Dr. Wolf explained that the ants are able to use the sun as a compass. To use the sun (that is constantly moving through the sky) as a reliable compass, ants must also have an internal clock that gives them some sense of what time of day they are viewing the sun. Researchers have shown that ants that are left in the dark for a couple of hours are still able to use the sun accurately to get home when they are released, which suggests they have the ability to account for the passage of time.

What if the sun is under a cloud? Desert ants can also orient themselves to patterns of polarized light. Polarized light is the light that vibrates in a definite pattern in one direction, rather than in all directions. Sunlight is not polarized until it hits the atmosphere, where polarization occurs as it bumps into molecules in the air. The scattered light produces a glare in the skies. Light can also become polarized when it reflects off of water.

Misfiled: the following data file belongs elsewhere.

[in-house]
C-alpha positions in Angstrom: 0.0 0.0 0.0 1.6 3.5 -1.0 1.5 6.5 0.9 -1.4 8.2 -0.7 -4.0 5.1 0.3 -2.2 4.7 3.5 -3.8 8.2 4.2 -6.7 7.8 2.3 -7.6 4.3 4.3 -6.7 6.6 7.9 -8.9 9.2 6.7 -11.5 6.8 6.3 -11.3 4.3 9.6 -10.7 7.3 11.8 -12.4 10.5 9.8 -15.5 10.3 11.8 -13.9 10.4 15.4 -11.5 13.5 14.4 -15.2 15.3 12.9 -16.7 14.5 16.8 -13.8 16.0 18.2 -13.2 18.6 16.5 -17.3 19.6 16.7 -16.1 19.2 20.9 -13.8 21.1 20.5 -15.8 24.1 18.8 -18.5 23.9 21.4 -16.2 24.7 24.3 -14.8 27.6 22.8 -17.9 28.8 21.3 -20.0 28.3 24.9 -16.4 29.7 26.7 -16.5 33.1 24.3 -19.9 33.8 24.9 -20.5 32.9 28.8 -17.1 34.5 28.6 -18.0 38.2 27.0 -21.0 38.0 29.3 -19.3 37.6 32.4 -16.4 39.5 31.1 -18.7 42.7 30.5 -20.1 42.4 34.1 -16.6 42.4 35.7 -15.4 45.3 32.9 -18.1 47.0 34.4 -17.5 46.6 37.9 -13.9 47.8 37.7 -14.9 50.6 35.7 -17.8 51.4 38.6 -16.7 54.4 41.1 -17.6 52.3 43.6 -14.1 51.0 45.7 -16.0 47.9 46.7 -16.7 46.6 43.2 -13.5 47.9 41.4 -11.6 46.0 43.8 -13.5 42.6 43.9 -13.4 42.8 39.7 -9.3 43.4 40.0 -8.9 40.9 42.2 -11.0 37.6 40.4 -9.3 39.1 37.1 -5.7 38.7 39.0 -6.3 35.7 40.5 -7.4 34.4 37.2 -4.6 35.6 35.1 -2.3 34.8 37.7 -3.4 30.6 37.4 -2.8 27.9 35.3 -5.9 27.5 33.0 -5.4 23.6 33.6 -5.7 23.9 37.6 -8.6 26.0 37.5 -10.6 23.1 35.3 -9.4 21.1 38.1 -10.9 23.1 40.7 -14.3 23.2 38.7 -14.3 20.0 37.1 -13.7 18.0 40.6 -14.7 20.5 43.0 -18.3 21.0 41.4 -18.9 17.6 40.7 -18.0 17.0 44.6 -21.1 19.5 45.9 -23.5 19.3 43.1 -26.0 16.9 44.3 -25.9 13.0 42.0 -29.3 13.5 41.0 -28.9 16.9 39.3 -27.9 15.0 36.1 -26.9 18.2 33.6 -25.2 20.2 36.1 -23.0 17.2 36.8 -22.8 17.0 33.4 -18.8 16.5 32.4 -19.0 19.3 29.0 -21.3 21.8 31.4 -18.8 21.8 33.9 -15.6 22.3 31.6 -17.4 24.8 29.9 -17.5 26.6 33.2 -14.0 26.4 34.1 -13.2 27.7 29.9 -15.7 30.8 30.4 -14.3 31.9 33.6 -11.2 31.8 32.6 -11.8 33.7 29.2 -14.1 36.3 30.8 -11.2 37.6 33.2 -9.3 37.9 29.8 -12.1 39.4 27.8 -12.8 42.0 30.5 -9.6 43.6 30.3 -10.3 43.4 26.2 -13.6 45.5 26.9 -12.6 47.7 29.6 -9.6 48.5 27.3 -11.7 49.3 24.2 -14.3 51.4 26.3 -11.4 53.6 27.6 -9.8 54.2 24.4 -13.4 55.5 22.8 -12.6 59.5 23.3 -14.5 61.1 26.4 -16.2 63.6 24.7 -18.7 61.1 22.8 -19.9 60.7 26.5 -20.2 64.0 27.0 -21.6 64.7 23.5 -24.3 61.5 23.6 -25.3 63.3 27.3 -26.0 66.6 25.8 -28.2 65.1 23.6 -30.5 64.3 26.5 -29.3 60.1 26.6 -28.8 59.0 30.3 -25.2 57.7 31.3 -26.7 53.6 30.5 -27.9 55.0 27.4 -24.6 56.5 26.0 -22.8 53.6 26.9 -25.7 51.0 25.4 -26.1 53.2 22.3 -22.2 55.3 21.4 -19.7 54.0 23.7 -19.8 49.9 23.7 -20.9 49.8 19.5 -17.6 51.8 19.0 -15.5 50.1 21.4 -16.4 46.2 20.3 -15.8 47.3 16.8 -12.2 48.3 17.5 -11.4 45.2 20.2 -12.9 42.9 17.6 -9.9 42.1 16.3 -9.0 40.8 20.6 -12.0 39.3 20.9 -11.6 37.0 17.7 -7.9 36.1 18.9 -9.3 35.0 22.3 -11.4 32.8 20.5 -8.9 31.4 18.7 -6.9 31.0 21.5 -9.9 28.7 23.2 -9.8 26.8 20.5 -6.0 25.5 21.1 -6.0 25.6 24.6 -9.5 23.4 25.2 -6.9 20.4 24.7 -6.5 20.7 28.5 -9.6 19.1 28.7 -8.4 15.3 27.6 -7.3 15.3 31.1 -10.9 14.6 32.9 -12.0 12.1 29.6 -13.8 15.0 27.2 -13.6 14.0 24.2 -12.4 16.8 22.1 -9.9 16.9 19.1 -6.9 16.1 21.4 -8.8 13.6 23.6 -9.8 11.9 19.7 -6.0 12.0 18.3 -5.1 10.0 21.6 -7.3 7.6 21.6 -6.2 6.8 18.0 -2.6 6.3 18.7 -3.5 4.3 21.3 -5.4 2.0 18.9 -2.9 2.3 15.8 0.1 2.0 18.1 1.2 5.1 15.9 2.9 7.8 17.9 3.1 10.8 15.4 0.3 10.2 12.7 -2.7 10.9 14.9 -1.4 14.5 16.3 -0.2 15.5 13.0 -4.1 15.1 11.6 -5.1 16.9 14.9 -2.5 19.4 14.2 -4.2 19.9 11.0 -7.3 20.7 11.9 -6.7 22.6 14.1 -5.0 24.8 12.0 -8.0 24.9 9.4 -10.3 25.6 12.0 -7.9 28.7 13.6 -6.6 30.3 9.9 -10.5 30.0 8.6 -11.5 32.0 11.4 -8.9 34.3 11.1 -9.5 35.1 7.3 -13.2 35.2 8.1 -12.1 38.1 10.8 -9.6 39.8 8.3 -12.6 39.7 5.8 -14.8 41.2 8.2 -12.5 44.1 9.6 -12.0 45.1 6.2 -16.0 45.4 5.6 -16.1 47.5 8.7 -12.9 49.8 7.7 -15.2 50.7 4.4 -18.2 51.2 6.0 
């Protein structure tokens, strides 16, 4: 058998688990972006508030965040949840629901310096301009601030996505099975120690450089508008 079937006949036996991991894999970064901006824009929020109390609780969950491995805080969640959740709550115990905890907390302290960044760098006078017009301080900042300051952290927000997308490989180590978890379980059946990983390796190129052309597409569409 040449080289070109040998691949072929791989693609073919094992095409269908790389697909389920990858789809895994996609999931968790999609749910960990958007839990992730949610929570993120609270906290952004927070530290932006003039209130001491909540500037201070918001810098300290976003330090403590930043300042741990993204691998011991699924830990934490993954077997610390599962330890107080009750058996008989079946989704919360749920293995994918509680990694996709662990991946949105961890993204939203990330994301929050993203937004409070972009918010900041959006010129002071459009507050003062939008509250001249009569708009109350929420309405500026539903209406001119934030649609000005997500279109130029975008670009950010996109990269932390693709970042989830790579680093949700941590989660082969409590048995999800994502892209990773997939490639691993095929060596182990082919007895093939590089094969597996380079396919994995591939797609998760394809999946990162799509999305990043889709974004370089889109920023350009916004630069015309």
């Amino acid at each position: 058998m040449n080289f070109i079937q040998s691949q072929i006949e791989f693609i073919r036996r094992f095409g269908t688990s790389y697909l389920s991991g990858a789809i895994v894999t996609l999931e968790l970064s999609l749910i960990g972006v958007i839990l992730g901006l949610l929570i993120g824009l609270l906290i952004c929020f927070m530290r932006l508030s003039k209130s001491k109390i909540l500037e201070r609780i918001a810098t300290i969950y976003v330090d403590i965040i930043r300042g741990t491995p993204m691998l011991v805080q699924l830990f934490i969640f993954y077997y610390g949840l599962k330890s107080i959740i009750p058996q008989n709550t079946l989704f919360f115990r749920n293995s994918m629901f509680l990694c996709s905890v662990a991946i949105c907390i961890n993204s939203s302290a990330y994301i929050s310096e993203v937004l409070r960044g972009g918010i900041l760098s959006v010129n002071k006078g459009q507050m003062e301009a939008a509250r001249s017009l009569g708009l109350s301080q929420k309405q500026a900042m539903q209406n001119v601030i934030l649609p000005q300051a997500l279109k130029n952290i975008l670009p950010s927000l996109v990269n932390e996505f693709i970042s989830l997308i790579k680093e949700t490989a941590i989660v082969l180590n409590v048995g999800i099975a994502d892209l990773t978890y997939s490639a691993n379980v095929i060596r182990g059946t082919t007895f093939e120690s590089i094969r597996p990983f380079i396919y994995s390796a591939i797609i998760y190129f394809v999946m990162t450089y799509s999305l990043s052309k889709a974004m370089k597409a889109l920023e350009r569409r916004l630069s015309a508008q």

Sunlight and polarized light are actually picked up by two separate parts of the ants’ compound eyes and form two separate systems of navigation.

These ants also apparently have an odometer that helps them calculate how far they have traveled. One type of odometer is a stride odometer, the presence of which was shown by the now famous experiments of “ant surgeon” Mattias Wittlinger. Wittlinger cut the legs off certain worker ants and glued bristles to the legs of other ants to lengthen them. When the ants were allowed to run home, the ants with short legs undershot the nest and those with too long legs overshot the nest. Apparently the ants were using the number of strides they had taken to estimate the distance back to the nest.